Abstract: It is believed that chloroplasts arose through a primary endosymbiotic uptake of a photosynthetic prokaryote by a non-photosynthetic eukaryote, and have spread to a wide range of eukaryotic lineages via secondary endosymbioses. On the other hand, many eukaryotes are also known to have lost the photosynthetic function of their chloroplasts. It is known that in dinoflagellates, multiple losses of chloroplasts had taken place, resulting in the occurrence of large number of heterotrophic species in different lineages. However, the process of reductive evolution of chloroplasts within dinoflagellates is not well investigated. This study aims to understand the process of early stages of reductive evolution of chloroplasts by comparing dinoflagellate species within a single genus, Paragymnodinium, which exhibit varying degrees of dependence on their chloroplasts: mixotrophic species, mostly dependent on phagotrophy, as well as completely phototrophic species. This thesis consists of four chapters. In chapter 1, an overview of chloroplast evolution, characteristics of dinoflagellates and research background relating to the chloroplast reduction are reviewed. For the purpose of this study, I used species of the genus Paragymnodinium. The genus Paragymnodinium was established by Kang et al. (2010), based on a type species, P. shiwhaense, which was newly described from Korea and characterized by mixotrophic nutrition and possession of complex extrusomes, the nematocysts. In chapter 2, four new species of dinoflagellates belonging to the genus Paragymnodinium were described based on observations using light, scanning and transmission electron microscopy, together with molecular analysis. Paragymnodinium stigmaticum was 8.5–15.2 μm long and 6.3–12.4 μm wide and shared many features with P. shiwhaense, including the possession of nematocysts and ingestion of prey cells despite the possession of chloroplasts. However, it was distinguished from P. shiwhaense by its feeding mechanism, its chloroplast ultrastructure, the presence of an eyespot and a benthic lifestyle (P. shiwhaense is planktonic). Paragymnodinium verecundum was 9.4–17.1 μm long and 5.7–13.6 μm wide, and similar to P. stigmaticum in its shape, possession of an eyespot and nematocysts, ingestion of prey, and benthic lifestyle. On the other hand, P. verecundum showed negative phototaxis and possessed a pusule, which were not observed in P. stigmaticum, indicating these two dinoflagellates were different species. Paragymnodinium asymmetricum was 7.9–12.6 μm long and 4.7–9.0 μm wide and did not show feeding behavior and were phototrophically maintainable. Paragymnodinium asymmetricum shared many features with P. shiwhaense, such as nematocysts, absence of eyespot and the planktonic lifestyle. However, P. asymmetricum was distinguished from P. shiwhaense by the asymmetric shape of hyposome and nutritional mode. Paragymnodinium inerme was 15.3–23.7 μm long and 10.9–19.6 μm wide and also did not show feeding behavior. Paragymnodinium inerme was similar to P. shiwhaense in its shape and planktonic lifestyle, but the nutritional mode was different. The presence of incomplete (partly collapsed) nematocysts was also a unique feature in P. inerme. A phylogenetic analysis inferred from concatenated 18S and 28S ribosomal DNA sequences recovered the four dinoflagellates along with P. shiwhaense in a robust clade that was included in the clade Gymnodinium sensu stricto. Therefore, together with the morphological similarities, it was concluded that all of these dinoflagellates should be regarded as new species in the genus Paragymnodinium. The fact that genus Paragymnodinium exhibits various nutritional strategies provides an excellent opportunity to investigate the evolution of the mode of nutrition and the function of the chloroplasts. In chapter 3, I analyzed the growth, pigment composition, absorption spectra, variable chlorophyll a fluorescence, and photosynthetic carbon fixation capabilities of Paragymnodinium stigmaticum, P. asymmetricum and P. inerme. The autotrophic species P. asymmetricum and P. inerme without resorting to any nutrition from prey organisms displayed high photosystem II activity and carbon fixation rates. The pigment compositions of these two species were identical to those of other typical peridinincontaining type dinoflagellates. On the other hand, the phagotrophic species P. stigmaticum showed heterotrophic growth, i.e., addition of cryptomonad Rhodomonas sp. was required for its prey, and the variable chlorophyll a fluorescence properties and carbon fixation rates indicated significantly lower photosynthetic competence relative to those of the above two species. Paragymnodinium stigmaticum also contained peridinin, but pigment content ratios of peridinin, chlorophyll c2 and β-carotene were significantly different from those of other two species. The absorption spectrum analysis revealed a red-shift in the peak of the Qy band of chlorophyll a in P. stigmaticum, presumably due to a change in chlorophyll-protein complexes. Such distinct differences in nutritional strategies between members of the genus Paragymnodinium would provide a platform for the hypothetical loss of photosynthetic function leading to colorless dinoflagellates. In chapter 4, a comparative transcriptomic analysis within the photosynthetic and non-photosynthetic species in the genus Paragymnodinium (P. asymmetricum, P. inerme and P. stigmaticum) was conducted to evaluate differences of the chloroplast-related gene expression which were involved in heme, chlorophyll, isopentenyl diphosphate and carotenoids synthesis pathways, carbon fixation (Calvin cycle) and photosynthesis. Paragymnodinium stigmaticum showed a significant lack of mRNA expressions for photosystem II and its light harvesting complex, in spite of the other components for photosynthetic functions were expressed at the same level to the other phototrophic species. In addition, the transcription of rbcL gene was shown to be absent in P. stigmaticum, whereas the other species actively expressed it. Lacks of expression of a few genes in chlorophyll and carotenoid synthesis pathways were also observed in P. stigmaticum, whereas heme and isopentenyl diphosphate synthesis pathways showed a same level of expression within the three Paragymnodinium species. These results were consistent with the inactivated photosynthesis and carbon fixation in P. stigmaticum, and represented an example for the process of genetic changes during an early transitional stage of loss of photosynthetic capability.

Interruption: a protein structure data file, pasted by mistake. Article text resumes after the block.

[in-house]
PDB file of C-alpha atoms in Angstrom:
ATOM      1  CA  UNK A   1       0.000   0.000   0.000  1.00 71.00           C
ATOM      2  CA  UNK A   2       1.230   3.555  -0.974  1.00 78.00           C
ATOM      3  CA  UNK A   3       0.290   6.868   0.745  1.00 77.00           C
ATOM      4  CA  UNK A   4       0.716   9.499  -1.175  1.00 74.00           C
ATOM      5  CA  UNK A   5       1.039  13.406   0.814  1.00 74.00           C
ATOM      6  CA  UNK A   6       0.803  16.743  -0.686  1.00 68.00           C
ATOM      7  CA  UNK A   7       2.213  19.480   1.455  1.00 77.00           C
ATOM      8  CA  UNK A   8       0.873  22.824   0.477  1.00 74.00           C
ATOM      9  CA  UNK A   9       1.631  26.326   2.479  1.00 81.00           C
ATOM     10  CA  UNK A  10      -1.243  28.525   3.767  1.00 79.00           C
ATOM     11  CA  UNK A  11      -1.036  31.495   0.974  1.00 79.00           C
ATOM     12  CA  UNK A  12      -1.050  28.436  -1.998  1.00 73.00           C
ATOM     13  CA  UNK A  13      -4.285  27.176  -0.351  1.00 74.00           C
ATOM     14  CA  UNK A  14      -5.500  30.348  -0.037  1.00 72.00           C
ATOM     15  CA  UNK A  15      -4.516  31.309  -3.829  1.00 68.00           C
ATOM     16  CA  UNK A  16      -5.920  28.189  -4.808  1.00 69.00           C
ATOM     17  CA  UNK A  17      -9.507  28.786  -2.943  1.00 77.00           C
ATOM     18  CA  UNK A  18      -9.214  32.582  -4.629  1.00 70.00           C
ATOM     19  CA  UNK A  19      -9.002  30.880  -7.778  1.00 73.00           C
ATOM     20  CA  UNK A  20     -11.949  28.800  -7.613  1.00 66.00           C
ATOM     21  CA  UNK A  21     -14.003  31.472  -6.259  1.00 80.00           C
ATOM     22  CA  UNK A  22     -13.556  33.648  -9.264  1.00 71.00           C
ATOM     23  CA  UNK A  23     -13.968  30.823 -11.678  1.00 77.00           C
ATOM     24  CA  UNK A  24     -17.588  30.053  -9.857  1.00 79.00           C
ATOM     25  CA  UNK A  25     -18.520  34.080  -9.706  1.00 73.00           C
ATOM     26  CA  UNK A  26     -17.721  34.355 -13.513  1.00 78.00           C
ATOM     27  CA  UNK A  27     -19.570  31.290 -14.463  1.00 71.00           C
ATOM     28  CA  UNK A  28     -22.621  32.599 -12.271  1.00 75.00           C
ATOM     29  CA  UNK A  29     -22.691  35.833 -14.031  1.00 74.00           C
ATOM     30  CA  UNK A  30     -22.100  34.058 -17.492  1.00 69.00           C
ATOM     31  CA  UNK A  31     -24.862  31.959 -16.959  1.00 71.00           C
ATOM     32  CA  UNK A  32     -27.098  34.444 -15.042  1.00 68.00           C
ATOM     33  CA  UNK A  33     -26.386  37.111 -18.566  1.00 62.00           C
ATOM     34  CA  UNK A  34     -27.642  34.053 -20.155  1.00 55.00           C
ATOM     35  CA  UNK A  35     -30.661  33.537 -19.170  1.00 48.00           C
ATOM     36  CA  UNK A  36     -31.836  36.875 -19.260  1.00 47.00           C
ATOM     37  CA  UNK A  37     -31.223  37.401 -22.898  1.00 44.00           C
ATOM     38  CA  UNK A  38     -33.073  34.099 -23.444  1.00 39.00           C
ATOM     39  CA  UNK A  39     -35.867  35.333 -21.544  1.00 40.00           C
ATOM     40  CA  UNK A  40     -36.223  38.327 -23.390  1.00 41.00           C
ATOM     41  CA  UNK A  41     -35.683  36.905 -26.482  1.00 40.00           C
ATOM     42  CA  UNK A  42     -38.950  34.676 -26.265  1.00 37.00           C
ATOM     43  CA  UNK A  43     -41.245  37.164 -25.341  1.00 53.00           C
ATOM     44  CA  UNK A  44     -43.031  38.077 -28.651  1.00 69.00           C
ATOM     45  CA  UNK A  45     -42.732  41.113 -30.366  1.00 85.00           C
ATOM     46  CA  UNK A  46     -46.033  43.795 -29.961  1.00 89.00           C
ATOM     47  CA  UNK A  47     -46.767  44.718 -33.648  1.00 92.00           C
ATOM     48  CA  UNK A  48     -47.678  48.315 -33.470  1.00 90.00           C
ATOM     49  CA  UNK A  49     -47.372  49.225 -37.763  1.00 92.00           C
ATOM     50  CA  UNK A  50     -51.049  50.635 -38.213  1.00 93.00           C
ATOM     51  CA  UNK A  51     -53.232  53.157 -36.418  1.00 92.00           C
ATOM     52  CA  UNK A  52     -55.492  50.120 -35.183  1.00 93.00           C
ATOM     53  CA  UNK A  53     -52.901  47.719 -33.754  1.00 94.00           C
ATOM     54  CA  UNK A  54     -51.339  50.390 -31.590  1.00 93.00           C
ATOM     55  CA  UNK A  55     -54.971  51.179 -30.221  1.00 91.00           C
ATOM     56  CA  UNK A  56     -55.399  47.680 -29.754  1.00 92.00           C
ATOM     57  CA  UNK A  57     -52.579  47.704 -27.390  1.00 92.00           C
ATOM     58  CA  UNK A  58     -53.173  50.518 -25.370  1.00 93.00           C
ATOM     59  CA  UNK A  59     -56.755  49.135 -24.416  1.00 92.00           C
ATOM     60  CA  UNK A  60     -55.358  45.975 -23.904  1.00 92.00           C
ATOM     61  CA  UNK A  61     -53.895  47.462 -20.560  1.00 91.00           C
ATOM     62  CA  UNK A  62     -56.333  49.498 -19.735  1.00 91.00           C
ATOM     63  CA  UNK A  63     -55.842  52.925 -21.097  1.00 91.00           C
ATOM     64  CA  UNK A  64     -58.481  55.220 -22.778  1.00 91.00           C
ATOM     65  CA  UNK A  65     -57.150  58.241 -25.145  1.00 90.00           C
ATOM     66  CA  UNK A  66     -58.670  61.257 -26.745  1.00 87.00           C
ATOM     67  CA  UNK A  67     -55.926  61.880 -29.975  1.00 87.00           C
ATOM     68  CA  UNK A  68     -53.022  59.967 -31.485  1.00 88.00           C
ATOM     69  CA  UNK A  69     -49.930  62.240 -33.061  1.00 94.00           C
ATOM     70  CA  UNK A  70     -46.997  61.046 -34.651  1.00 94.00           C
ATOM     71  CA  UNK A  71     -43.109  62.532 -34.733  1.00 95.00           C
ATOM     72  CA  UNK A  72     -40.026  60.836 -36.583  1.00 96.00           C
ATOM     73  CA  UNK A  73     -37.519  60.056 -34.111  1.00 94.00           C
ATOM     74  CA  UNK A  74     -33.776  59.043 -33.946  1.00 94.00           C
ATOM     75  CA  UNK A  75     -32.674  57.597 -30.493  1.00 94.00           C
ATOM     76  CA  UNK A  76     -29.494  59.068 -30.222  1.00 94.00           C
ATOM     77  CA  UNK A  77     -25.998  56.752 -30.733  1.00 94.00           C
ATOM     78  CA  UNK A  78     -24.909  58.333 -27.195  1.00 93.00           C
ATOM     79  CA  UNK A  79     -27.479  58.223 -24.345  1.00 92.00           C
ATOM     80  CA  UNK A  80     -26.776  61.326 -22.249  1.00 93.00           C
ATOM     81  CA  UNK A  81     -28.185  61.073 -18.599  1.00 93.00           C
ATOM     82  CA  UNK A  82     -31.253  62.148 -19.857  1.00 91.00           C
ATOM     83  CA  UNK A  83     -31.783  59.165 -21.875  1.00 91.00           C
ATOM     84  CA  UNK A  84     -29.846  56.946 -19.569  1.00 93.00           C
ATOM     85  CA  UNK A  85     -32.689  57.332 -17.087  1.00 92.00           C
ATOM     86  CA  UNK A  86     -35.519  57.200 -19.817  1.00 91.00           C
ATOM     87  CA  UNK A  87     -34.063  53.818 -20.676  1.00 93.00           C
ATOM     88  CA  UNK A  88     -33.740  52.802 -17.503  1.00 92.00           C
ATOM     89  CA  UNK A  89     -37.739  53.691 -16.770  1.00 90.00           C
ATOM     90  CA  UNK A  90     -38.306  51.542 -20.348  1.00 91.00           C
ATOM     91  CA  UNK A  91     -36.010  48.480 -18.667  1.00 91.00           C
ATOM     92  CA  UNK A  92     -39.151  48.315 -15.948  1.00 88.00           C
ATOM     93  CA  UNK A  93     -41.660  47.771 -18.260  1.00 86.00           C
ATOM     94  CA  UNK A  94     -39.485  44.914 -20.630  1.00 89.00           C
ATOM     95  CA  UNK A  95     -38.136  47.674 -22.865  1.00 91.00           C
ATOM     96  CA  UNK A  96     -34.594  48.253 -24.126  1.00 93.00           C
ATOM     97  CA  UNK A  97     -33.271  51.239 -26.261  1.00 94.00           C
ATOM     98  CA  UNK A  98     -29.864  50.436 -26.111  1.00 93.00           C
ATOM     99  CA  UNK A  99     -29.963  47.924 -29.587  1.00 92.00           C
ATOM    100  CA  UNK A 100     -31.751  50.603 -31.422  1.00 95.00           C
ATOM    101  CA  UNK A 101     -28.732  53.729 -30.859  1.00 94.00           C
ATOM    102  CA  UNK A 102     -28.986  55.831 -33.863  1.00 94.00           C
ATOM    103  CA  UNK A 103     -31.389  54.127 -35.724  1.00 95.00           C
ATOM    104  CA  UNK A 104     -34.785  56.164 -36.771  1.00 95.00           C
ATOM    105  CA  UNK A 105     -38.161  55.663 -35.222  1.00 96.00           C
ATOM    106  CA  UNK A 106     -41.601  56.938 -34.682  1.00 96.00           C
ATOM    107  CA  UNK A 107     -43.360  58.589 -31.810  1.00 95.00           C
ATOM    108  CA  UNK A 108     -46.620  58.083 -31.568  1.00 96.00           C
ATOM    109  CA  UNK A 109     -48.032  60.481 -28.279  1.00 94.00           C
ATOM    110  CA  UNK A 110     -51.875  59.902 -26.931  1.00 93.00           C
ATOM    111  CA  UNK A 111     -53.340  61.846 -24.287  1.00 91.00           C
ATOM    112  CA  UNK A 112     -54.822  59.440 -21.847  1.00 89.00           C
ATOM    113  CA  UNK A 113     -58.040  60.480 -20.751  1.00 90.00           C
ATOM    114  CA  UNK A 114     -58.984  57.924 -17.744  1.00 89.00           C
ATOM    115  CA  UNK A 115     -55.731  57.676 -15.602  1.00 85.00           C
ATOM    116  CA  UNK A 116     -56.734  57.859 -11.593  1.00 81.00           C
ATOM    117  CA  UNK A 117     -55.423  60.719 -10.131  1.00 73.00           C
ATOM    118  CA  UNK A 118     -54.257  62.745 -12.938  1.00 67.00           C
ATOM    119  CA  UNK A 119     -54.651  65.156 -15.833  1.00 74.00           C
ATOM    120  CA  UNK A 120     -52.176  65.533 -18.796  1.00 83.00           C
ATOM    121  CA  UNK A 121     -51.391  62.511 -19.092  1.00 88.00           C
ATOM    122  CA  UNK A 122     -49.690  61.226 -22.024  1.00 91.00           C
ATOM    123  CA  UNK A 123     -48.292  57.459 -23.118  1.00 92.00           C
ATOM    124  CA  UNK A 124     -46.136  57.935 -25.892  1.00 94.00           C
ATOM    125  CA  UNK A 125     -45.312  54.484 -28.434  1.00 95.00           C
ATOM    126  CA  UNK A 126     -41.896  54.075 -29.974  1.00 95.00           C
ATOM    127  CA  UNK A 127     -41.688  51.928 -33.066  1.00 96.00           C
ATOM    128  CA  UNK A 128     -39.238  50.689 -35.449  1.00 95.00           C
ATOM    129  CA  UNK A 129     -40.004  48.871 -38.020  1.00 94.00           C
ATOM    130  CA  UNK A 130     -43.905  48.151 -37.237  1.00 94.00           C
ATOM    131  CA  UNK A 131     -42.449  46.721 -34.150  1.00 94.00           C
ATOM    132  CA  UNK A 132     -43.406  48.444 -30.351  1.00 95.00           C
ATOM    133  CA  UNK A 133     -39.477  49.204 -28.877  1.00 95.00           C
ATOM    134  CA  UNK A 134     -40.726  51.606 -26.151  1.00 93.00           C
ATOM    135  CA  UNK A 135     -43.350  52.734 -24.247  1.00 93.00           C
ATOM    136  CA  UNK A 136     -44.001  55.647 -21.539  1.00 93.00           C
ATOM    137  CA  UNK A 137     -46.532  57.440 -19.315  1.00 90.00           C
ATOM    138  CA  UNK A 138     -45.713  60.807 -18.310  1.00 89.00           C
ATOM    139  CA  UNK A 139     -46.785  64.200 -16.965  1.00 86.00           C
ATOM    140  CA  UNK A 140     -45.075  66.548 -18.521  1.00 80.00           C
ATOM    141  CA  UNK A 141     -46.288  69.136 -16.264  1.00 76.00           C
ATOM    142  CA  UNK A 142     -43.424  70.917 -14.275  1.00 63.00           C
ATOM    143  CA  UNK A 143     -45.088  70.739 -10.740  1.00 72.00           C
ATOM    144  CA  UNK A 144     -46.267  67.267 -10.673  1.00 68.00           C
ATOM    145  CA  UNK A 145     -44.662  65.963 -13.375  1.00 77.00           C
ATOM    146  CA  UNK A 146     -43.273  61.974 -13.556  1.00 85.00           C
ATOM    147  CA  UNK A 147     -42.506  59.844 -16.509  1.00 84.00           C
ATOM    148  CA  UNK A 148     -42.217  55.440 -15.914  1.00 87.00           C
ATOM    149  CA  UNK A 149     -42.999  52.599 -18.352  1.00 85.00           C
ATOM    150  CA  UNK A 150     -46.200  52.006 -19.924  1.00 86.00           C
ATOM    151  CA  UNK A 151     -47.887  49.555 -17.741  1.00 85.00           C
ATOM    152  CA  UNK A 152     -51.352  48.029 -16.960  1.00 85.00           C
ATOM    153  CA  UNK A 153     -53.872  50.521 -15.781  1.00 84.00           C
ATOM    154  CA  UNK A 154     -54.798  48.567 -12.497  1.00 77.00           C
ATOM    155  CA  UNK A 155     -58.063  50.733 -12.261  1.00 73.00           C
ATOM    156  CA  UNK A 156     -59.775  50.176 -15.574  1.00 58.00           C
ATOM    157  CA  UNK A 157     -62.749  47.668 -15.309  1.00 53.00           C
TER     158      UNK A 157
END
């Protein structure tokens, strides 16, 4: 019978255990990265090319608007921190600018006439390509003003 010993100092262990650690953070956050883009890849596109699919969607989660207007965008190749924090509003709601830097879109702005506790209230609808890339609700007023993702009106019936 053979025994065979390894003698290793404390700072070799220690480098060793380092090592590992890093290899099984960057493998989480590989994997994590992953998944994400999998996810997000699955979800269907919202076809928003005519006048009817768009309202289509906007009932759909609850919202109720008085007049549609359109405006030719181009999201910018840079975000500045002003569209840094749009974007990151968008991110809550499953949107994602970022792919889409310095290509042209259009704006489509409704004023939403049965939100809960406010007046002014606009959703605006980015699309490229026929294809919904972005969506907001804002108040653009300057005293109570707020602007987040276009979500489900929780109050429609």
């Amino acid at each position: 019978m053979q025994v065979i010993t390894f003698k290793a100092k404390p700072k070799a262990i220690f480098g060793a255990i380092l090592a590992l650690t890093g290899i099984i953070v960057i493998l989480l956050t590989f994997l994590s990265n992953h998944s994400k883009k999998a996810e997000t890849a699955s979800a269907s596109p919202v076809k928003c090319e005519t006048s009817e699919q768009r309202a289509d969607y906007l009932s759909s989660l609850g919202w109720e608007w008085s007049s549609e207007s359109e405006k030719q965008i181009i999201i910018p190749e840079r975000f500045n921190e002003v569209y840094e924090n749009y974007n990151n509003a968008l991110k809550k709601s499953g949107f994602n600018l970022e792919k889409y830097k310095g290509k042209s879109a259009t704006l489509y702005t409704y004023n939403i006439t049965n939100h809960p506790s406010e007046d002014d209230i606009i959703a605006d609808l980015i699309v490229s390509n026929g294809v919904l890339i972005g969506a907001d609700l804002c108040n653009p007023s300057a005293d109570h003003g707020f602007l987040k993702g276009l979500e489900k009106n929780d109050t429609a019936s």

Conffering University: 北海道大学
Degree Report Number: 甲第14795号
Degree Level: 博士
Degree Discipline: 理学
Examination Committee Members: (主査) 教授 堀口 健雄, 教授 小亀 一弘, 准教授 柁原 宏, 助教 Kevin C. WAKEMAN
Degree Affiliation: 理学院(自然史科学専攻)
Type: theses (doctoral)
Appears in Collections:課程博士 (Doctorate by way of Advanced Course) > 理学院(Graduate School of Science)
学位論文 (Theses) > 博士 (理学)